Giant 'Dead Whale' Is Haunting Reminder of Massive Plastic Pollution Problem
Greenpeace Philippines sent a strong message about plastic pollution with a giant "Dead Whale" art exhibit this month in Naic, Cavite. The 50-foot long whale replica, which was created from plastic waste, was positioned on the beach near the shoreline in Manila Bay.
"Listen to the dead whale's wake-up call, look closer and see what plastic pollution does to the ocean," Greenpeace Philippines wrote on Facebook about the campaign. "We hope that this installation encourages the public to take action and #RefusePlastic."
Biboy Royong, creative director of the "Dead Whale" project, said the art exhibit was inspired by a 38-foot juvenile sperm whale that died in December 2016 on Samal Island in Davao del Norte. It was reported that the whale died after ingesting plastic, fish net, hook, rope and steel wire.
"We based its shape, color, texture, size and proportion on pictures of real beached whales," he added. "We even chose to show a decomposing whale so we played more with the textures on its skin using plastic trash we have collected. We wanted to surprise the community in the area. For it to work, we had to carefully craft a realistic dead whale."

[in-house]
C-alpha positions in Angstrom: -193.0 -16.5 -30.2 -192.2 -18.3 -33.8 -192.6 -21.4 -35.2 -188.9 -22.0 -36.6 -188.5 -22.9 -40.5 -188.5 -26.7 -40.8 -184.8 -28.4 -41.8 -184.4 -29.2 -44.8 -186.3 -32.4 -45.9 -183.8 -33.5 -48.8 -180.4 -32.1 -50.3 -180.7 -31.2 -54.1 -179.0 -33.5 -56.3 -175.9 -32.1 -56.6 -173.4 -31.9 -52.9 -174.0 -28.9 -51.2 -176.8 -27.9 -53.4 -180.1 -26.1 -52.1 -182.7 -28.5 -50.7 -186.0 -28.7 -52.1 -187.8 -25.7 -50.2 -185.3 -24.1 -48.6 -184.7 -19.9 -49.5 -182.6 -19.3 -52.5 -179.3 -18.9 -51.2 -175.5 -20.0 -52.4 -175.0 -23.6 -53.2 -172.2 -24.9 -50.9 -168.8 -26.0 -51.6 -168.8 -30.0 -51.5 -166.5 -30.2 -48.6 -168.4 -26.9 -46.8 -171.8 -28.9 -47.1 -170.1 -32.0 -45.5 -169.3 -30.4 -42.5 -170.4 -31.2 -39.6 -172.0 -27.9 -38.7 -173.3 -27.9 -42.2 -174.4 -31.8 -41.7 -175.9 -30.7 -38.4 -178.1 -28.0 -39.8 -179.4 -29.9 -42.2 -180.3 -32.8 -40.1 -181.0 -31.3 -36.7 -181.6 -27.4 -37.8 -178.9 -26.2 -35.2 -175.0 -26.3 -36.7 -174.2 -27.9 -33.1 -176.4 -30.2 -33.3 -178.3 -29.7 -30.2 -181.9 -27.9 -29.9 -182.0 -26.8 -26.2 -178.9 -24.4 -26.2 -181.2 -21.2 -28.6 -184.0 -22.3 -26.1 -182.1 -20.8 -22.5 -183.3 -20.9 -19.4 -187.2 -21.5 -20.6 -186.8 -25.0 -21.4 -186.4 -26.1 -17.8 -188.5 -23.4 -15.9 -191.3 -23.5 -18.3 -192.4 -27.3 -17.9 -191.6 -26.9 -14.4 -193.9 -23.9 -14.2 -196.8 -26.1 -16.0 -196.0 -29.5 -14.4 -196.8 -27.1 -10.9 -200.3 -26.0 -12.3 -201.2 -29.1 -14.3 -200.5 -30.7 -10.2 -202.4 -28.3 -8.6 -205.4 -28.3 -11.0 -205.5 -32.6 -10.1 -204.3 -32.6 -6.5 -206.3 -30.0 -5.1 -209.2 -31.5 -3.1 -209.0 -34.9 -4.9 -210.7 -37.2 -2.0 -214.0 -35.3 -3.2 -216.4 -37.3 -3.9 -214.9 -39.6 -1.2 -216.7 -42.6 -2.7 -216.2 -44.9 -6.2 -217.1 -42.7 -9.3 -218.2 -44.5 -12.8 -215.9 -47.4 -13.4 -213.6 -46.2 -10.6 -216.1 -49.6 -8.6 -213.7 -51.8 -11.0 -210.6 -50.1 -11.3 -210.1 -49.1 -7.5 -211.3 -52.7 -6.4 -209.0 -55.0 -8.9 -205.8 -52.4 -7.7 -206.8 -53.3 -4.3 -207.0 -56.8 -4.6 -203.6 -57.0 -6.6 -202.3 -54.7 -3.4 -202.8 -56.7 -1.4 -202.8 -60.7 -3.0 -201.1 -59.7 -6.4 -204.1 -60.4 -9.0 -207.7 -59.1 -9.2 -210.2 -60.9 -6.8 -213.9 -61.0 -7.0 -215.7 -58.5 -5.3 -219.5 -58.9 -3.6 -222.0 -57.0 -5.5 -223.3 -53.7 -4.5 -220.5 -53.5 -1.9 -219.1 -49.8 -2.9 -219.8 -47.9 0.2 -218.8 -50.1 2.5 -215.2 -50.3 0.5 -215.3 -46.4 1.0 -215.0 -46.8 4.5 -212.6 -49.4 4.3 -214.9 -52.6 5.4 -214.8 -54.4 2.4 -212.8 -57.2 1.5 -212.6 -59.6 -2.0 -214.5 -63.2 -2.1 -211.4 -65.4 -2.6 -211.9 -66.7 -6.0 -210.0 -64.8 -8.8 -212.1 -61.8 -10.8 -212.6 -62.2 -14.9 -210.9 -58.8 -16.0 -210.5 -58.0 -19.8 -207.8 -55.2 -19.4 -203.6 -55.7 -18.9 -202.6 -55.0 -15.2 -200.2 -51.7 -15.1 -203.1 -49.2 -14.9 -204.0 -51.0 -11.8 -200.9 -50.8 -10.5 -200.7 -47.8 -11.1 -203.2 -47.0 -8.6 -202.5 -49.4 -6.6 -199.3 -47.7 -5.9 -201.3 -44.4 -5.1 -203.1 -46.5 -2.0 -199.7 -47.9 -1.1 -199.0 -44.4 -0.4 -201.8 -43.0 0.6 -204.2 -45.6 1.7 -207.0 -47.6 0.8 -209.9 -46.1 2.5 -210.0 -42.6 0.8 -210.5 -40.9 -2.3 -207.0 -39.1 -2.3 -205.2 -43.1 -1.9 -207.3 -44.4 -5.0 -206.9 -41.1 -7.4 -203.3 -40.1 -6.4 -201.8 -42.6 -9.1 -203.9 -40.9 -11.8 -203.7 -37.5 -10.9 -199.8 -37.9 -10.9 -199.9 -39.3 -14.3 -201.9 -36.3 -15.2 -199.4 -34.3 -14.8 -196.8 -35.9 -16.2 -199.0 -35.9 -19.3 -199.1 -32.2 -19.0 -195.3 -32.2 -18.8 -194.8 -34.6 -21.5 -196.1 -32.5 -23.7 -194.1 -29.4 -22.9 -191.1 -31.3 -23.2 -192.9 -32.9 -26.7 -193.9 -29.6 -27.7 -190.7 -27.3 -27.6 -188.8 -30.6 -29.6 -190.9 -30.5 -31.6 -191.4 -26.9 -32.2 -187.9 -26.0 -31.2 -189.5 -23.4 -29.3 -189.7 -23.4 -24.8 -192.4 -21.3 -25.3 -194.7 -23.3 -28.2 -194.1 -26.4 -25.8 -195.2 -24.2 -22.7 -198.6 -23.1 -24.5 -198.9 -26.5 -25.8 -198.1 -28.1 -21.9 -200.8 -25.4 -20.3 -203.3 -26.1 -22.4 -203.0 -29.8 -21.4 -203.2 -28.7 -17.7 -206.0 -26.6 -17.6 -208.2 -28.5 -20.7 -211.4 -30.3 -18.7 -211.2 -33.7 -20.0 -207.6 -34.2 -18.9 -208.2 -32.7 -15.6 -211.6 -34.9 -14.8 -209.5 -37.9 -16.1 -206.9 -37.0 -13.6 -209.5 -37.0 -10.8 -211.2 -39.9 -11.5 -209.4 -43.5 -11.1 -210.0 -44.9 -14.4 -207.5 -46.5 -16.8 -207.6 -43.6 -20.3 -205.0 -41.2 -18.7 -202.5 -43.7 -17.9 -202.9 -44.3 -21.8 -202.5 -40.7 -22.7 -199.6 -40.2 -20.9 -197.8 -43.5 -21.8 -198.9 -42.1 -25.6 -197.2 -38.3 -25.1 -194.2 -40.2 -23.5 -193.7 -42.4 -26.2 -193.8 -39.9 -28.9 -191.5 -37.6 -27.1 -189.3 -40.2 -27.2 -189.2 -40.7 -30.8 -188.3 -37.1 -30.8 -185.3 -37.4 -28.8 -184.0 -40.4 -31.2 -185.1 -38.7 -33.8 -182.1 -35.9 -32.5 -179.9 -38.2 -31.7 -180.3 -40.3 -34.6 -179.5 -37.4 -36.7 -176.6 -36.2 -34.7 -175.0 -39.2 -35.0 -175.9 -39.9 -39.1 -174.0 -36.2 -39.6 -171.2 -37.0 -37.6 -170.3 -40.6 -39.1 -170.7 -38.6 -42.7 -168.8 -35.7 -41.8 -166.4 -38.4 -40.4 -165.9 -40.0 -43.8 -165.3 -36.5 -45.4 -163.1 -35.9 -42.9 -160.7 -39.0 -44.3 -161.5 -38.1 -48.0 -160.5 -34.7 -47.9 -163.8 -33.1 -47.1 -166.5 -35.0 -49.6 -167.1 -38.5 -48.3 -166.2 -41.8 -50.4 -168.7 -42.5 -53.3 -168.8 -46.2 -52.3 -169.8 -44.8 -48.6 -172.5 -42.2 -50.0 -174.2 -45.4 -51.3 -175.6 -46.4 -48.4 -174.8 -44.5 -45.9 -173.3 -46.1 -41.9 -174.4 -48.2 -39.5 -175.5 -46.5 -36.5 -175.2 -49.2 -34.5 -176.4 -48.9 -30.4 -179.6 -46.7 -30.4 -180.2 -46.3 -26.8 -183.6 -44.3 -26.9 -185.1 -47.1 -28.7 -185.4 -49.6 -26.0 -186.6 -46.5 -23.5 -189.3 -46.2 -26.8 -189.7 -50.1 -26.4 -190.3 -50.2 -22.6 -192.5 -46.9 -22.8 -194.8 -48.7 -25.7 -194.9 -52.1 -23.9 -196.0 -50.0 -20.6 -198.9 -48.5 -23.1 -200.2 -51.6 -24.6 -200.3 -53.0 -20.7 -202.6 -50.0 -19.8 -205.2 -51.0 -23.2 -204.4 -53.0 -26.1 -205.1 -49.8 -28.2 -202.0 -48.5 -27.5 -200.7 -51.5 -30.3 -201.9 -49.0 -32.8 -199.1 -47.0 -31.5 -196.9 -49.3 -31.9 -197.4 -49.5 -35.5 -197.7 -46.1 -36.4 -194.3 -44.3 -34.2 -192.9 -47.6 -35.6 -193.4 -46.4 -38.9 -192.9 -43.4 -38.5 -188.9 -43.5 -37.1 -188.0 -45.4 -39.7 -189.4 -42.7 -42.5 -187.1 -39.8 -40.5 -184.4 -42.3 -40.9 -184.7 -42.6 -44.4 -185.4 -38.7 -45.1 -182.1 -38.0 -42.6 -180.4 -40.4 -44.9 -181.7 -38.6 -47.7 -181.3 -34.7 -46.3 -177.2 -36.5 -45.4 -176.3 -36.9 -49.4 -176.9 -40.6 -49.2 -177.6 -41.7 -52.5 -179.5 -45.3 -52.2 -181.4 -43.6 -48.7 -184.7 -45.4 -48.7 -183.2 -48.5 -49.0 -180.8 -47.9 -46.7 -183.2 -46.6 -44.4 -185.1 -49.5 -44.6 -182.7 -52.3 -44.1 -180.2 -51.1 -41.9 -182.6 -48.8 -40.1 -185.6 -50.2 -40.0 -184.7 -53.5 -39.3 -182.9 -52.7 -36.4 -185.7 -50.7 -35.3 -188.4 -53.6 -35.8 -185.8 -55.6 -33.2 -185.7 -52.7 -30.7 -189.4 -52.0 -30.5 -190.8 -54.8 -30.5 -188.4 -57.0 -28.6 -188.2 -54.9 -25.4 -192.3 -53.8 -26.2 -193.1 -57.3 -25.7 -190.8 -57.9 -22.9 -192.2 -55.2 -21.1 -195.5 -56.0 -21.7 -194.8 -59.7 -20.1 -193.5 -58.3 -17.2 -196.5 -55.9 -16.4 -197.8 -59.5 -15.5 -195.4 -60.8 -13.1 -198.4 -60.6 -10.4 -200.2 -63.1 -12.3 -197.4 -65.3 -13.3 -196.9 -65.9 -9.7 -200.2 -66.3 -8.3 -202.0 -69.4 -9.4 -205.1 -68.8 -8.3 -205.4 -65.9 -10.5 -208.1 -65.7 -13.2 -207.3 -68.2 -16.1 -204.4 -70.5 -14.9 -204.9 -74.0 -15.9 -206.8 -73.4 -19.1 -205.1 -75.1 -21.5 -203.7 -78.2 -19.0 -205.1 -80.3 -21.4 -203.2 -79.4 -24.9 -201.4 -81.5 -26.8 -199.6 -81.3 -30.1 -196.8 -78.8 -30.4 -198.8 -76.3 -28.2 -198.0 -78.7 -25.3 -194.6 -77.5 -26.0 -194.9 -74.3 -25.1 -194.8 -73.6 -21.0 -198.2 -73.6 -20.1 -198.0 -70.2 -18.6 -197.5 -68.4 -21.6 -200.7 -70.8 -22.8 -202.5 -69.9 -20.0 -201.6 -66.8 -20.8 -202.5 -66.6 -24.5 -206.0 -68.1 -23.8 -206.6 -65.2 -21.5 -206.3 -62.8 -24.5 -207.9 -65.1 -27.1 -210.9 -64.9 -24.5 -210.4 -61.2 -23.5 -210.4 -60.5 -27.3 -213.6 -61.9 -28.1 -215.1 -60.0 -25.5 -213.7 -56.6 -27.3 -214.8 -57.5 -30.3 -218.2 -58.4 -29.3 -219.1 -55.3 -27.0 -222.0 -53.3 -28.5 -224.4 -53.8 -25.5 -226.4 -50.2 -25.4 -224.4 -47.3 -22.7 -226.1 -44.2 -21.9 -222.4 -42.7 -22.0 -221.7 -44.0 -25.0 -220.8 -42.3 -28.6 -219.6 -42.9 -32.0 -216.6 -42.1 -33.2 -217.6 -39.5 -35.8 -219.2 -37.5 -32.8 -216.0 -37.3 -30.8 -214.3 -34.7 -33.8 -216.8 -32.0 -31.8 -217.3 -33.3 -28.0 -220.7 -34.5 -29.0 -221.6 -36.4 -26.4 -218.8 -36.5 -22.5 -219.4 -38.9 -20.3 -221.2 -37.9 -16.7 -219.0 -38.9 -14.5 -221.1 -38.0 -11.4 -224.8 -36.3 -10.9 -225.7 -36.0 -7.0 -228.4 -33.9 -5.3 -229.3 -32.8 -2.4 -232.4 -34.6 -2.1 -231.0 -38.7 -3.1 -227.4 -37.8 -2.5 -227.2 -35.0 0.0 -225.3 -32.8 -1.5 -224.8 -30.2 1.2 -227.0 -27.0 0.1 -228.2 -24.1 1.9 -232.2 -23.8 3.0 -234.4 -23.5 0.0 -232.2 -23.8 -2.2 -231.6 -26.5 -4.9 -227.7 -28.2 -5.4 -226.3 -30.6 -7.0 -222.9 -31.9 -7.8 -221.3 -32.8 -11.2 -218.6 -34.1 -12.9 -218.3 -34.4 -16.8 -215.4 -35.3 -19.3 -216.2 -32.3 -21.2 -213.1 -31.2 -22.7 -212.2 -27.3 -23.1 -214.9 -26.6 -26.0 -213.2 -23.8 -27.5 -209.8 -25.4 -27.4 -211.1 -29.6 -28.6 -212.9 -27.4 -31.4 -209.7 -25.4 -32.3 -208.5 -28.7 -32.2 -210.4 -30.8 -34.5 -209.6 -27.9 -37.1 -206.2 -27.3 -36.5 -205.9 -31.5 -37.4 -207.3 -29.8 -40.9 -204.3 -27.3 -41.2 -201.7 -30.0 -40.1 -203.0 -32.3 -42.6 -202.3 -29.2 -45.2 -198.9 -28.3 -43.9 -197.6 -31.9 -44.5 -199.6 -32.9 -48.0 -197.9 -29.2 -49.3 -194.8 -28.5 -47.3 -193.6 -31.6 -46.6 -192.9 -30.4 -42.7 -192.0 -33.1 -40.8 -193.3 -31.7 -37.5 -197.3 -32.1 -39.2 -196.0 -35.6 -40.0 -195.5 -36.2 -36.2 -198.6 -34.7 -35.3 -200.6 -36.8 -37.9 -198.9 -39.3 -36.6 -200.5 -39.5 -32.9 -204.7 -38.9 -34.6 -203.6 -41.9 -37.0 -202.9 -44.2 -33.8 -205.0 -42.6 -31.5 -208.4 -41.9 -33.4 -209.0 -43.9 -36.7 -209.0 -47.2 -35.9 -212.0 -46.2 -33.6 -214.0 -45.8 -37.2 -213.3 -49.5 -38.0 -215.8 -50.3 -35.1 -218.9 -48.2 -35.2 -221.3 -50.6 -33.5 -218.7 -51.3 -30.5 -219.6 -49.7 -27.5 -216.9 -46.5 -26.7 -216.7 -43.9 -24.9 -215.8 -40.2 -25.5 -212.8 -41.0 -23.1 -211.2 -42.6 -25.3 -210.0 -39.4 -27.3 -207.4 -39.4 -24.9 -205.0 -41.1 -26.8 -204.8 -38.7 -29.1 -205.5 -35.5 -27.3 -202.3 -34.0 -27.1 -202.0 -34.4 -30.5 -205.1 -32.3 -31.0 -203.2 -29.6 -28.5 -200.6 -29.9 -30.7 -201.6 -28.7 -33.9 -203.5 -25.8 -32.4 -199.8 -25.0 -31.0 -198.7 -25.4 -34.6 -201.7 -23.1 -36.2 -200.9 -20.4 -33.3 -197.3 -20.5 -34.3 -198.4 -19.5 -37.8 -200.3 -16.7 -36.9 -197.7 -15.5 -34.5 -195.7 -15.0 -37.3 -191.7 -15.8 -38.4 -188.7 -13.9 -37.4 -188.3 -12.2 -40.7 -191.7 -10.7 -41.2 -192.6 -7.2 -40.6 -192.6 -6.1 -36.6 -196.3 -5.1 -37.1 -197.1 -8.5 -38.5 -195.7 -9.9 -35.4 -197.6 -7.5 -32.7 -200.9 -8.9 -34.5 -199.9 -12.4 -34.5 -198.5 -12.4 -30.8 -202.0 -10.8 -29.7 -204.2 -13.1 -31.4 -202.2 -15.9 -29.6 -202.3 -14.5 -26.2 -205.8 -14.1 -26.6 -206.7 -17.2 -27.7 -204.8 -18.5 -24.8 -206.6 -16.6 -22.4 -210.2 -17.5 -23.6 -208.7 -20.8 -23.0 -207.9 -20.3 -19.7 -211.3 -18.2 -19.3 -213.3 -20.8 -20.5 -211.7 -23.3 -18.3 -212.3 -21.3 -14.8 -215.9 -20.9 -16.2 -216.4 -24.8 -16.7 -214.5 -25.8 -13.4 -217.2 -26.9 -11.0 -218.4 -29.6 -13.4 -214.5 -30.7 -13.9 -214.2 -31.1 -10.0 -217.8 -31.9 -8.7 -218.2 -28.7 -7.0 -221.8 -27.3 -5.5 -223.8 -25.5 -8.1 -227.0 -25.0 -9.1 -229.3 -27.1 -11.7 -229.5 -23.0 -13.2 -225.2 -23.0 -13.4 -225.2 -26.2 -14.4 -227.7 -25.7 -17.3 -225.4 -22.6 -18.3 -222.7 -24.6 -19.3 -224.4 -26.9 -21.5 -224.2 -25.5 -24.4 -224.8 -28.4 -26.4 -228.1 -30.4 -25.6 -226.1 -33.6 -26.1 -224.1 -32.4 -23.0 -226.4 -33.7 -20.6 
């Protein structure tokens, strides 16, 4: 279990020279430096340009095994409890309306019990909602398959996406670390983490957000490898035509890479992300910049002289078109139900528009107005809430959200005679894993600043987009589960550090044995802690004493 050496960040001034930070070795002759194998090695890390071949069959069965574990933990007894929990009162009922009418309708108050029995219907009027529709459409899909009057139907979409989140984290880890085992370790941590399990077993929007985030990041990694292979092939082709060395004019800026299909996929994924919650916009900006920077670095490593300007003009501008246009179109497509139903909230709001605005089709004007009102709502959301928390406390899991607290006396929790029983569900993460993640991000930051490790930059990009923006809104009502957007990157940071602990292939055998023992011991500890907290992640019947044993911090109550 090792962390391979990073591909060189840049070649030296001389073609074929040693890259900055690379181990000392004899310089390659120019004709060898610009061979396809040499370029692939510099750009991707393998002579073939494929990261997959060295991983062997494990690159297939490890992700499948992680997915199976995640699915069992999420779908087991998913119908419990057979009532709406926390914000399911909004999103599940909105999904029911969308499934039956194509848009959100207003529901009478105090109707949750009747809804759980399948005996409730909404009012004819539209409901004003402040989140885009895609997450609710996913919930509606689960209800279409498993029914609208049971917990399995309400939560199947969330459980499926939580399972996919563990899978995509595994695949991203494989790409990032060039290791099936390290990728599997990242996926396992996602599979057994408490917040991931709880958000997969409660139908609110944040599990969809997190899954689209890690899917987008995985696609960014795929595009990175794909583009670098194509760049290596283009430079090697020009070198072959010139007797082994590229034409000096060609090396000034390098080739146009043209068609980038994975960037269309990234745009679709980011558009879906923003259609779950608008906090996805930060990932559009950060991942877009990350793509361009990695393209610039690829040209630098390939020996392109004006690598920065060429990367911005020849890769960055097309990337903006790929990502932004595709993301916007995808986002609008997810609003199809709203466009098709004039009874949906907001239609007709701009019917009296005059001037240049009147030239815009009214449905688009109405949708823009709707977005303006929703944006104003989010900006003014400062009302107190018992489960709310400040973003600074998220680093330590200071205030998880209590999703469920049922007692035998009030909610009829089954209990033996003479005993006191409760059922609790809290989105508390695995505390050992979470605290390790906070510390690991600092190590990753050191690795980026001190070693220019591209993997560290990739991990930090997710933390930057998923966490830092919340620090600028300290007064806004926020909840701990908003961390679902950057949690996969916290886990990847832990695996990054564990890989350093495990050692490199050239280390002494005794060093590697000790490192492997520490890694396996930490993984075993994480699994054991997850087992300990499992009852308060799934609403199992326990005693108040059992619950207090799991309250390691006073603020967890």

Many who saw the whale on the beach did believe it was real, and the reaction has been similar to photos posted online. "Most disturbing thing that I have seen in my life!" wrote one person on Greenpeace Philippines' Facebook page.
There was an environmental projection that by 2050, if we don't stop polluting our waters, there could be more ocean wastes than marine life," Royong told Spot.
In addition to the art exhibit, an online petition was launched calling on "the ASEAN member states to take concrete measures against plastics pollution in the high seas."
Air pollution within the home causes 3.8 million deaths a year, according to the World Health Organization. A recent University of Colorado in Boulder study reported by The Guardian found that cooking a full Thanksgiving meal could raise levels of particulate matter 2.5 in the house higher than the levels averaged in New Delhi, the world's sixth most polluted city.
But soon, you will be able to shop for a solution in the same place you buy your budget roasting pans. IKEA is working on a specially-designed, air-purifying curtain called the GUNRID.
A rare species of giant tortoise, feared extinct for more than 100 years, was sighted on the Galápagos island of Fernandina Sunday, the Ecuadorian government announced.
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